Malware is a type of software that can infiltrate and damage computer systems. Mobile devices are particularly vulnerable to malware, as users often download apps from third-party app stores that may have malware. Hackers can also use phishing emails or text messages to trick users into downloading malware onto their devices.

Phishing and Social Engineering: 

Phishing is a technique hackers use to trick users into revealing their login credentials or other sensitive information. Social engineering involves manipulating users into giving away sensitive information through pretexting or baiting.

Wi-Fi and Bluetooth Attacks: 

Hackers can use Wi-Fi or Bluetooth connections to gain access to mobile devices. They can set up fake Wi-Fi hotspots or use Bluetooth vulnerabilities to gain access to the device.

Vulnerabilities in Mobile Operating Systems and Apps: 

Mobile devices are vulnerable to security flaws in their operating systems and apps. Hackers can exploit these vulnerabilities to gain access to sensitive information or install malware on the device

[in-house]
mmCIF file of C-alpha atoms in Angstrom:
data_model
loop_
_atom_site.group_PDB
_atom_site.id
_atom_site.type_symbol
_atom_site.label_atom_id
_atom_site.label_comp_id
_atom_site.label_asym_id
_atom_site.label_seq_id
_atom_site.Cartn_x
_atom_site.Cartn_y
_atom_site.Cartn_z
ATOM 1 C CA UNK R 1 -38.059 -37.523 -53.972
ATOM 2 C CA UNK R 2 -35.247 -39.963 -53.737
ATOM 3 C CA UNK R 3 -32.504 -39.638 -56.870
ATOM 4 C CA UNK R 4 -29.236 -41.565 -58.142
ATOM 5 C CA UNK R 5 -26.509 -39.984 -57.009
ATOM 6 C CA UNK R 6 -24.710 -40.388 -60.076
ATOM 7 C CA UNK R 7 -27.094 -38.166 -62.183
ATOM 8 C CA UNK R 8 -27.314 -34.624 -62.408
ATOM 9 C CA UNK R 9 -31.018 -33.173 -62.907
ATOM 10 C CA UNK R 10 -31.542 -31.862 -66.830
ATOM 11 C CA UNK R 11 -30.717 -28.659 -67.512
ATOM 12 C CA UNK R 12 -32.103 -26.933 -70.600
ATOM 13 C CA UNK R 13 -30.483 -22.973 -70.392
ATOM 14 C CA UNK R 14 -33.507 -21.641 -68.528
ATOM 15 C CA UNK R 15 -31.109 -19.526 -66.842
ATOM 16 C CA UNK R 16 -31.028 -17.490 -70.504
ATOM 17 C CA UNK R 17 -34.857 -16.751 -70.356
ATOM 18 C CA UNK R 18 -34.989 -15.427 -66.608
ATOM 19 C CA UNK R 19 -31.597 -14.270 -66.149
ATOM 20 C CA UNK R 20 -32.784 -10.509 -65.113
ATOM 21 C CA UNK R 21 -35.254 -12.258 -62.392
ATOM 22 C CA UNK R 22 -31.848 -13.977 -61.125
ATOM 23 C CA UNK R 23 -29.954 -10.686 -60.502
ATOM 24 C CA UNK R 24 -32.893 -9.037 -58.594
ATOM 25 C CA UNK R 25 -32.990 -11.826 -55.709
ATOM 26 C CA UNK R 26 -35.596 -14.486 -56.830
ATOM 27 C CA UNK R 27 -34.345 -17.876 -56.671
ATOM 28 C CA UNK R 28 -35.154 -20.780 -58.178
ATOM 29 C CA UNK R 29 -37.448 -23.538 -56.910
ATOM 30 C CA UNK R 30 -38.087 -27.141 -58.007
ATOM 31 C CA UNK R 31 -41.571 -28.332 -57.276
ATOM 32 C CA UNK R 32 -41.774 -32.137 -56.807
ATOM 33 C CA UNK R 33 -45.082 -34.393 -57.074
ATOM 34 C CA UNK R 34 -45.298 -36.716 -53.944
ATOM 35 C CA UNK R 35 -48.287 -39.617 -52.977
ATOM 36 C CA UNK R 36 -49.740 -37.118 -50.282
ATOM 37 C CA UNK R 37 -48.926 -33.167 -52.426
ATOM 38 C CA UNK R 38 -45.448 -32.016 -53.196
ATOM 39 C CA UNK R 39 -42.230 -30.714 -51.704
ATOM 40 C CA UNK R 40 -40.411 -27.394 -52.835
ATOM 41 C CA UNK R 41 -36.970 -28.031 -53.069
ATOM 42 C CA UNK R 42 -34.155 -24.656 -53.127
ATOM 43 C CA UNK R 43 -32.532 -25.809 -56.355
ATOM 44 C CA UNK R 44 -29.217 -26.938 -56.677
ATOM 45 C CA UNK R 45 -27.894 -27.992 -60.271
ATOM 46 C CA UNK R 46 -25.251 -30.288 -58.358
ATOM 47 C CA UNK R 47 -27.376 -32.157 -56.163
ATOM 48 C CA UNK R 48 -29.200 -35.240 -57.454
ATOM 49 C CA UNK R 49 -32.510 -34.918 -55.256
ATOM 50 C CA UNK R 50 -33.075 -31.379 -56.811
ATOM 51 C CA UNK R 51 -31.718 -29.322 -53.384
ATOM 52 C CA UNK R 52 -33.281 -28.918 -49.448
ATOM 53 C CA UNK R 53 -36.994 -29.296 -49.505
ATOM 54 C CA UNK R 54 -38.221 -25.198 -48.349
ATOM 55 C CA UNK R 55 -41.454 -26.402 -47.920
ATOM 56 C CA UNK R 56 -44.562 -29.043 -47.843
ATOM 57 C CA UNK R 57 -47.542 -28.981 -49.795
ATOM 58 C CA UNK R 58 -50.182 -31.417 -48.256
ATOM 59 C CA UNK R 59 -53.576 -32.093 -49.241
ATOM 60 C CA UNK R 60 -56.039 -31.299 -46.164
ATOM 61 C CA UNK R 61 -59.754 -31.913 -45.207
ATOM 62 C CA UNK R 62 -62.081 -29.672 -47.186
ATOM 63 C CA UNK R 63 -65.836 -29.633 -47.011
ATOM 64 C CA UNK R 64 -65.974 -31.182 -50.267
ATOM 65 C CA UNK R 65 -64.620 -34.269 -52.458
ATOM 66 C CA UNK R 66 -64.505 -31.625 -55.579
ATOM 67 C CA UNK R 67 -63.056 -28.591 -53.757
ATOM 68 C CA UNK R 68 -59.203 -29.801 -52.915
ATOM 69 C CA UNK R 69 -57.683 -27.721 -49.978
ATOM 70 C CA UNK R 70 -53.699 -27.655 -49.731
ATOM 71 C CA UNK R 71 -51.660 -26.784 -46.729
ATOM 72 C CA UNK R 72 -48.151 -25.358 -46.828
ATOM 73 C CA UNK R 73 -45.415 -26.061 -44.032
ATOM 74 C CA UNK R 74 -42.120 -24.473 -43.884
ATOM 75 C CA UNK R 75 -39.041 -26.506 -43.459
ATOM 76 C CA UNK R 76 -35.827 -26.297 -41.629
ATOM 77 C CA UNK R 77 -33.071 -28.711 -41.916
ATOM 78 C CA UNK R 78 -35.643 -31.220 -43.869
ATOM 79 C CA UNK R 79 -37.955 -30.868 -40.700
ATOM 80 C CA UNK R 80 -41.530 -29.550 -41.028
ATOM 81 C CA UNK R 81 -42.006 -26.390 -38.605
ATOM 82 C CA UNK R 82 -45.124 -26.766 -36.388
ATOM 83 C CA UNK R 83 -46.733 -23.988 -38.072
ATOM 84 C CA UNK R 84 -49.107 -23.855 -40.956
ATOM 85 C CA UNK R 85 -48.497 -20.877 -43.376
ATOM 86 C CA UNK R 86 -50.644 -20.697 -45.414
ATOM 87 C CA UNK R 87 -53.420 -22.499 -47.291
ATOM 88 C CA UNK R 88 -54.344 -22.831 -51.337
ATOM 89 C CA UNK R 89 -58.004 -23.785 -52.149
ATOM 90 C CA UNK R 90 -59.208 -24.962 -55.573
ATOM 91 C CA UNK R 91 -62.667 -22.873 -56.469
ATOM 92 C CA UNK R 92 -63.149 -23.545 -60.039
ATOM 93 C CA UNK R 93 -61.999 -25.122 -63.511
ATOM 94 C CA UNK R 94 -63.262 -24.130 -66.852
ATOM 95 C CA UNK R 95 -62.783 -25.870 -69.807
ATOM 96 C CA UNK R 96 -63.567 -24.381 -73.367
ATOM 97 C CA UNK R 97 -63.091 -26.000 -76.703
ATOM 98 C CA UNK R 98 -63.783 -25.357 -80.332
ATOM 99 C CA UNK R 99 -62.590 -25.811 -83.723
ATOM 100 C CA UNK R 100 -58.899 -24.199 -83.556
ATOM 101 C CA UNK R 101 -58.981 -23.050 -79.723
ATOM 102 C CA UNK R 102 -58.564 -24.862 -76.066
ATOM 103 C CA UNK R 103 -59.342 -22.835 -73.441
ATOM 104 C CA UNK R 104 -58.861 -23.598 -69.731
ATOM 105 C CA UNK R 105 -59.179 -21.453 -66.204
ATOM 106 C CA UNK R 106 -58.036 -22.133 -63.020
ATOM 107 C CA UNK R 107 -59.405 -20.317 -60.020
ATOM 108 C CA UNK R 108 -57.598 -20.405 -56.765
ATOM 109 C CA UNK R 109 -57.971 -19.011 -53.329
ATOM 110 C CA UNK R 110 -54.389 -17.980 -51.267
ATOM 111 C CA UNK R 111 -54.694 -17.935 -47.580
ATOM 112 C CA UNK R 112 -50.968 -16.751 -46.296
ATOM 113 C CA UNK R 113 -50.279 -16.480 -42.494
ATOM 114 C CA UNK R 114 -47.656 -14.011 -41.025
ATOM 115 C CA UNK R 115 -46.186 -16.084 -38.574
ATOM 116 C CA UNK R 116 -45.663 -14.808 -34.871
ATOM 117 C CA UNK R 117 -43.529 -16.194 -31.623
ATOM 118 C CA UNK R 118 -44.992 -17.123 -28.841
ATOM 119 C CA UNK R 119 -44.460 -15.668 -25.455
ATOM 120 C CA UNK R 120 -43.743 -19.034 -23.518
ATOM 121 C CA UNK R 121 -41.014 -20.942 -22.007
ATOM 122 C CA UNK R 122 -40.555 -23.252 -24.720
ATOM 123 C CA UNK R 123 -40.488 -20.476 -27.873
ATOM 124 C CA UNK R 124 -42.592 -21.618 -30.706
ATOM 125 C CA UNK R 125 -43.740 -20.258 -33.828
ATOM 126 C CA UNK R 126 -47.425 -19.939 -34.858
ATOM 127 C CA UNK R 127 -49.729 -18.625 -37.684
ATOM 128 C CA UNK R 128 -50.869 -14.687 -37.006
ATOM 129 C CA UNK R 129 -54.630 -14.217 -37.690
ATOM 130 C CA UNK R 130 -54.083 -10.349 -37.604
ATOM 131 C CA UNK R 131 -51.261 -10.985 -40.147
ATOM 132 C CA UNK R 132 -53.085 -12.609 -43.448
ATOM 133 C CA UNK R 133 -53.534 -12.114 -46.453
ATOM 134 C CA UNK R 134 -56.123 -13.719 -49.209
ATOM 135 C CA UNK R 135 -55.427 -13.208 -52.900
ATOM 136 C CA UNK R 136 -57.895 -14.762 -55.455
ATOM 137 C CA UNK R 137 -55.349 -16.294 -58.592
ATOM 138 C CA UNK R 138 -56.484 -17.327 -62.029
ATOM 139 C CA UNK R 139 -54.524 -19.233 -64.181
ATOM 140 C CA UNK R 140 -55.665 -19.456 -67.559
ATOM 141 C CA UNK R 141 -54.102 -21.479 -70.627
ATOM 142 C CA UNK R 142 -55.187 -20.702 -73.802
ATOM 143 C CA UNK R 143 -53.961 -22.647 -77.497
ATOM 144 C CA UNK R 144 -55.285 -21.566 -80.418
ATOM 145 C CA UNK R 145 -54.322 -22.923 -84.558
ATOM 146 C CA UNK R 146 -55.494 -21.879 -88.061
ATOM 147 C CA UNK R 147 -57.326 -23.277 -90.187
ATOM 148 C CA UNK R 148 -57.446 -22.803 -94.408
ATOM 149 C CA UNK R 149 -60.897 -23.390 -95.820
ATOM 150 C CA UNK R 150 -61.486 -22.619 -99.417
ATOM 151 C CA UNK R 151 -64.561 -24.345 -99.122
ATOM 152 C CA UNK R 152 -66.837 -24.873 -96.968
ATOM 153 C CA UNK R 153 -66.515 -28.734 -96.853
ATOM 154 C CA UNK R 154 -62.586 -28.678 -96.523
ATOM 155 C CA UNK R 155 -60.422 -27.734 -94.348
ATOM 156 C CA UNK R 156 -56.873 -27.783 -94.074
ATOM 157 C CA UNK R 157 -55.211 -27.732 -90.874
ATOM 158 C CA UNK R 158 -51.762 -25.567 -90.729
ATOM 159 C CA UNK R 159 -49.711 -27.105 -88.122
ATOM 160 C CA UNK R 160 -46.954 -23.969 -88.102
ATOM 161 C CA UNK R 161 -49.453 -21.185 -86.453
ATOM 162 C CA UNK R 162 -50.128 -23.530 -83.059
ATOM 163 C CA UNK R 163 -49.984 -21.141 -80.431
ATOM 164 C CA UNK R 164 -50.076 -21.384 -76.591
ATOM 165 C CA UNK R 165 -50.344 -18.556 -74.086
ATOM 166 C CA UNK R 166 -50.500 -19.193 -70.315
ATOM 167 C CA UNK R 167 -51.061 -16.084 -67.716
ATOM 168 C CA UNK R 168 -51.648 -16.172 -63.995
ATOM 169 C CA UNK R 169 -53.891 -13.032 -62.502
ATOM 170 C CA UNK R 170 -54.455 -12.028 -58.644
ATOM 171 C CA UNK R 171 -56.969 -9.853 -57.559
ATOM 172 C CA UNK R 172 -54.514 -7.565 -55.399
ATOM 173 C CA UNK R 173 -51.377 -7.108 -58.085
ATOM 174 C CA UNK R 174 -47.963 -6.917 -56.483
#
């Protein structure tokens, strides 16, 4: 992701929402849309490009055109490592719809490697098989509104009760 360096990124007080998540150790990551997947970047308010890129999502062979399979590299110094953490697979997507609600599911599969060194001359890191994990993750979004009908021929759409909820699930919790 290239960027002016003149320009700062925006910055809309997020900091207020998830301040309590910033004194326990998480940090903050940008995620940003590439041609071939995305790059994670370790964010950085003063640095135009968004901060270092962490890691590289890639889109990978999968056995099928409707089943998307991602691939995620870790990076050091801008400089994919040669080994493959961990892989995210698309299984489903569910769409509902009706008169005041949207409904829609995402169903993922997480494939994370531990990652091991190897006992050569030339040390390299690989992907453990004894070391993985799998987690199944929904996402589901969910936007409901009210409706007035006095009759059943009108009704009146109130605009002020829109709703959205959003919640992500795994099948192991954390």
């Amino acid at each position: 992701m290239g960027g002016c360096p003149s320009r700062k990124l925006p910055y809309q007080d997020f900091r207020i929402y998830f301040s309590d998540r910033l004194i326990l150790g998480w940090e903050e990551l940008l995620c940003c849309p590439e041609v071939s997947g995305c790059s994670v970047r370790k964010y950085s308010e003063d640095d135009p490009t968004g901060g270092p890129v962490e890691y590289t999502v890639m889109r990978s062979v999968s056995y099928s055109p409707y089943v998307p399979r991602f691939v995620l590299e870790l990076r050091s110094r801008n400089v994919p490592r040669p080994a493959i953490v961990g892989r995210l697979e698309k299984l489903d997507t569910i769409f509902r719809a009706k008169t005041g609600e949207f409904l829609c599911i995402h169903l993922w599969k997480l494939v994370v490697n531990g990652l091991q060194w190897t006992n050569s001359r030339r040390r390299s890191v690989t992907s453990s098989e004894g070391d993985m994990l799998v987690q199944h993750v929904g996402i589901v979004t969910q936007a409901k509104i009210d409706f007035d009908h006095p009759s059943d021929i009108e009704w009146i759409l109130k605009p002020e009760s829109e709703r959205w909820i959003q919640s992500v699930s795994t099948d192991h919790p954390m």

Malware: The Most Common Threat to Mobile Devices

Malware is a significant threat to mobile devices and is one of the most common ways hackers target networks through mobile devices. Here are some of the most common types of malware used to target mobile devices:

Trojan Horses:

Trojan horses are a type of malware disguised as a legitimate app or program, but once downloaded, they can take control of the device and cause severe damage. Trojan horses can be challenging to detect because they often look like legitimate apps or programs. Once downloaded, the malware can access sensitive data on the device, such as login credentials, credit card numbers, and personal information. It can also install other malware onto the device, giving the hacker complete control and potentially even the network.